The present regime can be seen as an exemplar of these twin assaults of Manuvaad and the Market. Our Prime Minister is hardly interested in abolishing manual scavenging, for it is not only a source of cheap labour and cost cutting, but he also sees it as a ‘spiritual exercise’ going by the tenets of Brahmanism that RSS upholds!  

But here in also lies an internal contradiction within the Sangh project today. On the one hand, its cultural project seeks to deepen the existing hierarchies and polarise people on the basis of caste and religion. But on the other hand, its economic policies are simultaneously creating an ever expanding underclass of the excluded that cuts across caste and community. 
 
As long as the responses to attacks on minorities and Dalits remained atrocity based and compartmentalized to each community fighting their own battles, it was not being able to make much dent in the larger game-plan of the RSS/BJP. 



Of late however, the historically disadvantaged are not only coming out of their ghettoised existences in resisting the fascism of the Sangh Parivar but are also showing exemplary imagination in seeking to carve out newer alliances. In doing so, they are operationalising in practice Ambedkar’s message that both Brahmanism and capitalism are the enemies of the oppressed in our country.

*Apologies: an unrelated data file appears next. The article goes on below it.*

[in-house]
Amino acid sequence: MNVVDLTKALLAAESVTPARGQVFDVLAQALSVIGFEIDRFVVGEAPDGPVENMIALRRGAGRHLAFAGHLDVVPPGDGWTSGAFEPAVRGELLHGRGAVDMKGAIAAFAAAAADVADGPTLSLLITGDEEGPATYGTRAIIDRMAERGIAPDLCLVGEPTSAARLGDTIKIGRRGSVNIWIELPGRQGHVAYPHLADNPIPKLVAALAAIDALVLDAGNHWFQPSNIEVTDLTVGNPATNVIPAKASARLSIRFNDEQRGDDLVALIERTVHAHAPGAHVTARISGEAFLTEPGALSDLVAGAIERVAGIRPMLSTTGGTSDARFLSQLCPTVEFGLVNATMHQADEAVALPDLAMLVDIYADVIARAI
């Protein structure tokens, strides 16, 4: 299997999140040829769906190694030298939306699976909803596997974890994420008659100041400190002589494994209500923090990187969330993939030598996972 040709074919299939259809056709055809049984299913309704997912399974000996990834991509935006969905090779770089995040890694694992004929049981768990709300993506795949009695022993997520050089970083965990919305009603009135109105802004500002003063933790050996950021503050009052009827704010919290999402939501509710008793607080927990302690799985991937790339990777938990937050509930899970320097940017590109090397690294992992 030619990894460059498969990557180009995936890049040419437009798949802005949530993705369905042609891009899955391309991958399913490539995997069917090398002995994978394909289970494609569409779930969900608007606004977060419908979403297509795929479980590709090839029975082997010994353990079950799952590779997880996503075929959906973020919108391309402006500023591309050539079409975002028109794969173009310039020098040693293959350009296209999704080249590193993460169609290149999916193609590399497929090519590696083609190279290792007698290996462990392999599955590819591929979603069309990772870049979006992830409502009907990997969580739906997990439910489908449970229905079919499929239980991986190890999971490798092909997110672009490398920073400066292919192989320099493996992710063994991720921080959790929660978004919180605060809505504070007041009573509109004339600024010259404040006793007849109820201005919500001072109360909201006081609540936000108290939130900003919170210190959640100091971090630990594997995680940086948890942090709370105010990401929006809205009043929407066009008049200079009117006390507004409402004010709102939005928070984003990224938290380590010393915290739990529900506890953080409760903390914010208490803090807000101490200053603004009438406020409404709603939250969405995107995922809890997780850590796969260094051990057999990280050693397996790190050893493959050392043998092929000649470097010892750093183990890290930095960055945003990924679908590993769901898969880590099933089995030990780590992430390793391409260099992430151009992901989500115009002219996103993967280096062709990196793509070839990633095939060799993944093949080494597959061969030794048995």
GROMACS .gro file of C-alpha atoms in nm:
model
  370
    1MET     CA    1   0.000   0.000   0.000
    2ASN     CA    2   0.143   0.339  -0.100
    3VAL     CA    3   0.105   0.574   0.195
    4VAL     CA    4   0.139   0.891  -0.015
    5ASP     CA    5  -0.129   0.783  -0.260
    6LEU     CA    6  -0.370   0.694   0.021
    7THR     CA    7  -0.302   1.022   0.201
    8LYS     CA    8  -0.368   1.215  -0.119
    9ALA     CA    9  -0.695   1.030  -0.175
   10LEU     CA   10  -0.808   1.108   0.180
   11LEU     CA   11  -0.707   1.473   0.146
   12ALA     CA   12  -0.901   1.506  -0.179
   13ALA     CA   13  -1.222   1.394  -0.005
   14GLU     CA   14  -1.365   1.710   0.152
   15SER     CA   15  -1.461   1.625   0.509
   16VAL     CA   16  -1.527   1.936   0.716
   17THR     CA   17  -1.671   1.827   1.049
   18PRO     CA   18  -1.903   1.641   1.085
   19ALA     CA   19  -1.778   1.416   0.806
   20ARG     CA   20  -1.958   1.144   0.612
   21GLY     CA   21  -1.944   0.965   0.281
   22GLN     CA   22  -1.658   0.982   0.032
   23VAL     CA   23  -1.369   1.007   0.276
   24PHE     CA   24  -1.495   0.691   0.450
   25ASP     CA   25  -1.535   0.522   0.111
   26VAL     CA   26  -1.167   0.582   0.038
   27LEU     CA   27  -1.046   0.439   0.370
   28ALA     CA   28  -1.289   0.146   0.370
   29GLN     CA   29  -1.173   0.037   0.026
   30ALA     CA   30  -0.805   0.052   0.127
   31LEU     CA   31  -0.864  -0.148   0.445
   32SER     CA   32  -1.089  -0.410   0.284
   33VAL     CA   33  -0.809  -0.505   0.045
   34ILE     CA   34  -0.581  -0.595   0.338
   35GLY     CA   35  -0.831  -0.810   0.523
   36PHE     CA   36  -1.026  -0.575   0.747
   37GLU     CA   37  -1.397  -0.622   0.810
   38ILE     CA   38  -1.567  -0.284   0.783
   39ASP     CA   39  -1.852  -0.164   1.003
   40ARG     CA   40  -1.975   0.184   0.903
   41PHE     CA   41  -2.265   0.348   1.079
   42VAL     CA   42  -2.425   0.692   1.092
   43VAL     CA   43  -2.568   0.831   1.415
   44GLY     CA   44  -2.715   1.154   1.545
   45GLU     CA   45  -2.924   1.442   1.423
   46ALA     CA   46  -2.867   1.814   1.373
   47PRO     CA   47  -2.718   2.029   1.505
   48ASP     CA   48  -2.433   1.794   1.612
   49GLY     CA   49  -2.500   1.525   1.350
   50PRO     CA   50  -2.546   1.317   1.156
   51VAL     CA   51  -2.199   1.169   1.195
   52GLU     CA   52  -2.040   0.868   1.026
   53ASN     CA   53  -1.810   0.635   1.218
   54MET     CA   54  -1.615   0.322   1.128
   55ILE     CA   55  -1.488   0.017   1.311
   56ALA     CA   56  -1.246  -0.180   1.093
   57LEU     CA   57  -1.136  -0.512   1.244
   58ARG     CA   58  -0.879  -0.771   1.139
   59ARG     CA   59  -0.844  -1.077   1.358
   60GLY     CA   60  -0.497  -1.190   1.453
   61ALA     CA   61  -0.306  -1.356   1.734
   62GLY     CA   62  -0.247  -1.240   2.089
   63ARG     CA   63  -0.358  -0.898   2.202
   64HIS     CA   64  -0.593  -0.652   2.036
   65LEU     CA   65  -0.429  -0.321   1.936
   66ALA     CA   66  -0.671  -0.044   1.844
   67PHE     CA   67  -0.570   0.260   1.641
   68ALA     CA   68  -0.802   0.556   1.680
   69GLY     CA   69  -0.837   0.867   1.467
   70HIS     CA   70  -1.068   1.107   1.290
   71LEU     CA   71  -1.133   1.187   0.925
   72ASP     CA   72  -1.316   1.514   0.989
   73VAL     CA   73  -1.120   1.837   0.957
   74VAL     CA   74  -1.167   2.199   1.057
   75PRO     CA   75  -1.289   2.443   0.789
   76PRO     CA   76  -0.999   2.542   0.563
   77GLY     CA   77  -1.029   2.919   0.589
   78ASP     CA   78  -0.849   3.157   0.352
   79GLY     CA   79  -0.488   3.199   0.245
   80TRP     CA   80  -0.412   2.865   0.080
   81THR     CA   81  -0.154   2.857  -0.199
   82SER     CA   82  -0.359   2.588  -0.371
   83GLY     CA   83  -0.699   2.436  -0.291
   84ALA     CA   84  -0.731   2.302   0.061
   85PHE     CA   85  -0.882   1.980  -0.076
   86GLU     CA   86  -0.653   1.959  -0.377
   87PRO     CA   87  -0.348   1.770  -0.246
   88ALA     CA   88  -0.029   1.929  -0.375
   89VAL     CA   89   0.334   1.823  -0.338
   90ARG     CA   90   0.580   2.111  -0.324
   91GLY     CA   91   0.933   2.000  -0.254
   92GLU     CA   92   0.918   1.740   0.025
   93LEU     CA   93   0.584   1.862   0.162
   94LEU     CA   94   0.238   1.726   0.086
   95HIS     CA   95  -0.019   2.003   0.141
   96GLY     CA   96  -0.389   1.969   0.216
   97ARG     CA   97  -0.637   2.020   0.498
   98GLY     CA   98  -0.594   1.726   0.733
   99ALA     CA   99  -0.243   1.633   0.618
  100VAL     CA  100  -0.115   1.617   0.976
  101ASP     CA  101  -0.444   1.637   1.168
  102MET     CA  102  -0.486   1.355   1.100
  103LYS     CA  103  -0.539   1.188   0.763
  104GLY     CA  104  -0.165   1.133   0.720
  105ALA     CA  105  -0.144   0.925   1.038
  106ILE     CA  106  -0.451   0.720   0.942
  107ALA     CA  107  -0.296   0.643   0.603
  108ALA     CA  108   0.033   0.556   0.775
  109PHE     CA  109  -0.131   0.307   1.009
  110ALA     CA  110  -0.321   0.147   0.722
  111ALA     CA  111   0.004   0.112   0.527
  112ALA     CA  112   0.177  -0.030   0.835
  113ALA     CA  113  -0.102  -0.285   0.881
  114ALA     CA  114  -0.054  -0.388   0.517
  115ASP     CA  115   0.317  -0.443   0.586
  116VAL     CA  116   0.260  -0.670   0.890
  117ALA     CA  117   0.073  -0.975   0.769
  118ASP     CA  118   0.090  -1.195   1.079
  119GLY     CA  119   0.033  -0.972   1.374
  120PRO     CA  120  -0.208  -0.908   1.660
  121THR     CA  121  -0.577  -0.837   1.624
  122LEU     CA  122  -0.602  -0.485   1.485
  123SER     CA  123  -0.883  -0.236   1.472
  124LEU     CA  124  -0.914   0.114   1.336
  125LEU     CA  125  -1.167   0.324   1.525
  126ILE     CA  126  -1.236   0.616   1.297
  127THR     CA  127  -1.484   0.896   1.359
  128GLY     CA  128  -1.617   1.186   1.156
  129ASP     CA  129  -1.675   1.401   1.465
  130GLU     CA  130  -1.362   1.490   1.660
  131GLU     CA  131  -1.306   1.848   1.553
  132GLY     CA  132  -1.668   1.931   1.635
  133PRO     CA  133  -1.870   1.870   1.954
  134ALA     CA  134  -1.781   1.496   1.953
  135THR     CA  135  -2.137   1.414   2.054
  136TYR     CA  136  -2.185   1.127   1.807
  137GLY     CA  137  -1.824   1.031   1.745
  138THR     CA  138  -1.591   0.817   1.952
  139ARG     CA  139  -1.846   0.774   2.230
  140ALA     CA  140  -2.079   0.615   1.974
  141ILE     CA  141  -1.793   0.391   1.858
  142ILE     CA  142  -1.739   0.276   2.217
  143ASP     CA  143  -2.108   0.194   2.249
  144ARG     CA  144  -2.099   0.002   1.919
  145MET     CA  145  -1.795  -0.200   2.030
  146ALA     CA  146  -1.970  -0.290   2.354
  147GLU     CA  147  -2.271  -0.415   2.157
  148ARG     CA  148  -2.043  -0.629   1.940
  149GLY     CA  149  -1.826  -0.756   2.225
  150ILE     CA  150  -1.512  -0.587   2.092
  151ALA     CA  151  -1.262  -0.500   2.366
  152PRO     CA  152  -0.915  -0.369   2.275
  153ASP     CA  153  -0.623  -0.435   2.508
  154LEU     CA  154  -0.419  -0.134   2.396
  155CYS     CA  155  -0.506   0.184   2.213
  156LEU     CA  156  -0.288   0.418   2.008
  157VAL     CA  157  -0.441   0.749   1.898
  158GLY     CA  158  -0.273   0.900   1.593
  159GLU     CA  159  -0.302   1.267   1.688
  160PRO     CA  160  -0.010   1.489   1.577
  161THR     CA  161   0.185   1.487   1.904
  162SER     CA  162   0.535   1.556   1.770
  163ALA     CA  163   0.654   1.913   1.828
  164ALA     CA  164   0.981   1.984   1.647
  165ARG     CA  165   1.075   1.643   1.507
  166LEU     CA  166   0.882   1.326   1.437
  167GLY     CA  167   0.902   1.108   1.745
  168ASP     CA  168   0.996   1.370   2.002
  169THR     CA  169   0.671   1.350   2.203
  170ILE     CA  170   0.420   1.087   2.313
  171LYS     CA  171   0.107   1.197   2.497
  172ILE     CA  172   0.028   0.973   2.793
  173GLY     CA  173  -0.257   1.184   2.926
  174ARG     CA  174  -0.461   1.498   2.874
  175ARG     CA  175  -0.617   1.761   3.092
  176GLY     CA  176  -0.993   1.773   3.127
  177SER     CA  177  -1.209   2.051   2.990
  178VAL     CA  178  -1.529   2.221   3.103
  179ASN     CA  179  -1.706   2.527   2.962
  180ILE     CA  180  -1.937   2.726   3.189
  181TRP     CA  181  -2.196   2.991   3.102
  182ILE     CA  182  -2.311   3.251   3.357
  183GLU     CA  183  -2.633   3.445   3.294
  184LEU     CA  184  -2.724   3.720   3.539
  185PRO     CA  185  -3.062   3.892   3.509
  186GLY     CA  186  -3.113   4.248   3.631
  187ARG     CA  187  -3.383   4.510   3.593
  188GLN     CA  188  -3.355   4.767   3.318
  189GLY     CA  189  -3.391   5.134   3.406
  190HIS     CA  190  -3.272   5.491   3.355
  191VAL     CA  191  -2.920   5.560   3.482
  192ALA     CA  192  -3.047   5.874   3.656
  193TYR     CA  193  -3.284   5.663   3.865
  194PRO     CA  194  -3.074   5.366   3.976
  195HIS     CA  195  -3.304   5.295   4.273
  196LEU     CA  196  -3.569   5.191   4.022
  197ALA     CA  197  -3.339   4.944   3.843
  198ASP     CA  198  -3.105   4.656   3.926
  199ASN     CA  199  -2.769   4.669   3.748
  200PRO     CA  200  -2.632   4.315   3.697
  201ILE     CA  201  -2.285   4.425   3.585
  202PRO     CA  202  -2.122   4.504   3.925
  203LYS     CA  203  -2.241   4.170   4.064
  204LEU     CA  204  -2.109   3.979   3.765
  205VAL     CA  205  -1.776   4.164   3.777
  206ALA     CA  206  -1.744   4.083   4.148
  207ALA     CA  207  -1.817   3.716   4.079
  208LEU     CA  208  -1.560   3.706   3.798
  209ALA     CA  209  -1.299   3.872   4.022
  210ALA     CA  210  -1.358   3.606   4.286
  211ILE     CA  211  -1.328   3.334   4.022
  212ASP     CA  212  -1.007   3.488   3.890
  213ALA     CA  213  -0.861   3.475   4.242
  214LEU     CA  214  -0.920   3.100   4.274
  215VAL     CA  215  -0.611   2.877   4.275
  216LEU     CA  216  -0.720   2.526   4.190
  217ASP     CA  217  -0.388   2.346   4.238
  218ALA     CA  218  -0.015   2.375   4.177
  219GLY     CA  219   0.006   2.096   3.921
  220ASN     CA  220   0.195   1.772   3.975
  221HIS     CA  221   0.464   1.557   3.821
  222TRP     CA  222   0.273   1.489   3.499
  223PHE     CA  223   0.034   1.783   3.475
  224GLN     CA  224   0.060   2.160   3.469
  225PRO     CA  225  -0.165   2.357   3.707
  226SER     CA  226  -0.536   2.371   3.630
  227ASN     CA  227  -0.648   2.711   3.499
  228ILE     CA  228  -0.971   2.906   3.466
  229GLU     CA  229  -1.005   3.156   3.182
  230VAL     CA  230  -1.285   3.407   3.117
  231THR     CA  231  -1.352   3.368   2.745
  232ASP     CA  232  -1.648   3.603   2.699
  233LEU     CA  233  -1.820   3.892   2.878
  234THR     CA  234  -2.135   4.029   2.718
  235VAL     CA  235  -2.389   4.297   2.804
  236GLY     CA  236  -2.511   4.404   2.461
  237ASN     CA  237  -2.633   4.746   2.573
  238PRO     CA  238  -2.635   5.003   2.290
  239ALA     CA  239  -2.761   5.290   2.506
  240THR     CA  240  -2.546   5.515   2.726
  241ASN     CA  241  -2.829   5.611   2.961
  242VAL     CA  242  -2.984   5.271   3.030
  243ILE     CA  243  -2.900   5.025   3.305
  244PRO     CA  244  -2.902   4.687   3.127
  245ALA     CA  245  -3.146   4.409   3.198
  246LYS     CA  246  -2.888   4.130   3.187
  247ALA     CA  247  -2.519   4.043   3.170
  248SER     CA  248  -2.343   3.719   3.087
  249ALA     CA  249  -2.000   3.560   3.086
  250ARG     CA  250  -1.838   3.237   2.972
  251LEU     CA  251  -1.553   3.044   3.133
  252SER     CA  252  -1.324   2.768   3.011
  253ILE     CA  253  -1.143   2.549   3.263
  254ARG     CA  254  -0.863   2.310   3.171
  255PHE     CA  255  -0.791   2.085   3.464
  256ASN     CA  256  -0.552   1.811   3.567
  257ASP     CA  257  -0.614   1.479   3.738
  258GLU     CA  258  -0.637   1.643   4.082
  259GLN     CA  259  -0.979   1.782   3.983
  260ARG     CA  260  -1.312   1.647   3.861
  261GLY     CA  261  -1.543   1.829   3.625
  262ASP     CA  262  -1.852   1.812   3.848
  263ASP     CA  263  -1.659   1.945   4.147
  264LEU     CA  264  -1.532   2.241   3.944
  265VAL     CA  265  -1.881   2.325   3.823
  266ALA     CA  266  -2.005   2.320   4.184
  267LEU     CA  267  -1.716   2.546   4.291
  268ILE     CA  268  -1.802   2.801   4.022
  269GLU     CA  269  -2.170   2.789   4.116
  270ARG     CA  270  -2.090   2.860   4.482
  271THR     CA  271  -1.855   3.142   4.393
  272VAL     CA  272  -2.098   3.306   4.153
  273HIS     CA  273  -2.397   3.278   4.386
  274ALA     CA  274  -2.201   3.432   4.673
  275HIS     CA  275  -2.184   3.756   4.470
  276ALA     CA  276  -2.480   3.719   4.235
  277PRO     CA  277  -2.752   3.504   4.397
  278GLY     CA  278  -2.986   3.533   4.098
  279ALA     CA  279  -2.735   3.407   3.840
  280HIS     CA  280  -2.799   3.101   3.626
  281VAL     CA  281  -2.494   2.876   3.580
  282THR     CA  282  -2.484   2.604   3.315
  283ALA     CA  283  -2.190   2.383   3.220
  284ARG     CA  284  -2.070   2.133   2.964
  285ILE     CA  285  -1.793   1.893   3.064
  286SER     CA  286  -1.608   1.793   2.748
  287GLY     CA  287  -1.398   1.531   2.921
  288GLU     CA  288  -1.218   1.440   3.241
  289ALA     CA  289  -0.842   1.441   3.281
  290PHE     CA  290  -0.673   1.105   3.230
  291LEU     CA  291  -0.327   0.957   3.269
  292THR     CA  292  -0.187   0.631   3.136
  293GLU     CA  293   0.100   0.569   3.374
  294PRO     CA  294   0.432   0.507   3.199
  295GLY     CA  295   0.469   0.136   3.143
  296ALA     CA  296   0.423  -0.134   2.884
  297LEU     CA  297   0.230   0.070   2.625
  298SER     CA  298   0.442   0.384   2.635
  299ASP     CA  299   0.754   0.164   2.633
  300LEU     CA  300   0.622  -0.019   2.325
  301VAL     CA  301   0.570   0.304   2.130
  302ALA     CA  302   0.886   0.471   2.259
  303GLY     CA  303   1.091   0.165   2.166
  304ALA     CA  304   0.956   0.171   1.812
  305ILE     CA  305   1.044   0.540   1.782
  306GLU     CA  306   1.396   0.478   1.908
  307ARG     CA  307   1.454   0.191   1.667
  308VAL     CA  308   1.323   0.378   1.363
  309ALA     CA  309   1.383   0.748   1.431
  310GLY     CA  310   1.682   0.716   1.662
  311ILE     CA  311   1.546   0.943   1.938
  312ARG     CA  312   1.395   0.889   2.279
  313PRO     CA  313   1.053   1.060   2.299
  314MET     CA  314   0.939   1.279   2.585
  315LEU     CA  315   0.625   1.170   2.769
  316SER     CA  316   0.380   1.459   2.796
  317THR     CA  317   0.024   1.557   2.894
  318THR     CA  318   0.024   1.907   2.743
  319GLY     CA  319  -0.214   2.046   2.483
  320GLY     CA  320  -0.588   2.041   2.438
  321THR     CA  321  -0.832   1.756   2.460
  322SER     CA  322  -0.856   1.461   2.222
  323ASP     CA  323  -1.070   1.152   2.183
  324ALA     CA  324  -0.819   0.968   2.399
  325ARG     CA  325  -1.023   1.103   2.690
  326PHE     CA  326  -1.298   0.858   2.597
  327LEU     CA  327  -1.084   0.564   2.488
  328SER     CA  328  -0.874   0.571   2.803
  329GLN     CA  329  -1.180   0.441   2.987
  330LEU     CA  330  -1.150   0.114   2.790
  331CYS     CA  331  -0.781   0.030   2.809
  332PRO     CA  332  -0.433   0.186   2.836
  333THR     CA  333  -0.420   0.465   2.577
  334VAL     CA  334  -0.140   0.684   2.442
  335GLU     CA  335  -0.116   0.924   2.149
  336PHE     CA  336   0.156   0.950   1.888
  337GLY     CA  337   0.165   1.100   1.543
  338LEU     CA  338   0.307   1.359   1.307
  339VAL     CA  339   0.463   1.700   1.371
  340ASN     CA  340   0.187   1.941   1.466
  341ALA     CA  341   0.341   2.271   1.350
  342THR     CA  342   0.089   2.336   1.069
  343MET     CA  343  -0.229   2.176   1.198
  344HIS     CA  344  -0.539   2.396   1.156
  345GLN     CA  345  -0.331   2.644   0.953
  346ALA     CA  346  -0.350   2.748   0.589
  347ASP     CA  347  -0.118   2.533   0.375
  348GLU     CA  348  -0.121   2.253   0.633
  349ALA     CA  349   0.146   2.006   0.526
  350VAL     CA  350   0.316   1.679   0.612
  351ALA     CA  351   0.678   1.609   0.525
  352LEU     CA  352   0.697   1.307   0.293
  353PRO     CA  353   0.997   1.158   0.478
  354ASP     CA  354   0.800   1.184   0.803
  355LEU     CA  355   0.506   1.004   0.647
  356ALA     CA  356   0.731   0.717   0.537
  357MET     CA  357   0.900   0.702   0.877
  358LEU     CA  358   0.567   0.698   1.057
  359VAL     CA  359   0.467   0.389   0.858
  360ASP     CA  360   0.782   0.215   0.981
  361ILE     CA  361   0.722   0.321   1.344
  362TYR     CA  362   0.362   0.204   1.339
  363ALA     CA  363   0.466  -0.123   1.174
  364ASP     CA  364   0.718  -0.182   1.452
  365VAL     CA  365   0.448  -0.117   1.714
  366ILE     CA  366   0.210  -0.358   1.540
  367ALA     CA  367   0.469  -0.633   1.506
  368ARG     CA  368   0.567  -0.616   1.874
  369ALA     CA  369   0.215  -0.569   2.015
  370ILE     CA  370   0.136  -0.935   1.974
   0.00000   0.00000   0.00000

For example, the attacks on Dalits in Bhima Koregaon and subsequent protests in Maharashtra were largely portrayed as a caste clash between Dalits and Marathas. But contrary to these representations, both Dalit and Maratha organisations were present at Elgar Parishad in Pune which focussed, apart from other things, on the agrarian crisis, unemployment and famine like conditions in Maharashtra – of which both Dalits and Marathas are victims. Maharashtra accounts for the highest number of farmer suicides in the country. Prior to that in Una, the struggle against lynching of Dalits not only joined hands with the Muslims in their shared oppression, but also sought to raise the question of material dispossession by raising the demand for land for the landless dalits.

The same cross-sectional alliance, hitting out at this internal contradiction of the sangh project, was also visible in the Yuva Hunkar rally which sought to unite a diverse section of students and youth along with minority and dalit organisations. The demand for justice for the persecuted minorities and Dalits was weaved into a larger demand of economic and social justice of all the oppressed. 

A new alignment is emerging on the ground – where the historically oppressed, marginalised and the persecuted along with the students and youth are coming together to take on the sangh. This alignment is still in its nascent stages, and faces enormous challenges.  But if it succeeds in bringing together diverse movements for people’s rights, the Sangh Parivar has much to worry about.
 
(The writer is a research scholar at JNU, member of Bhagat Singh Ambedkar Students’ Organisation and was one of the invited speakers at the Elgar Parishad in Pune on the eve of the bicentenary celebrations of the Battle of Bhima Koregaon)

Images Courtesy: Mid-Day and Hindustan Times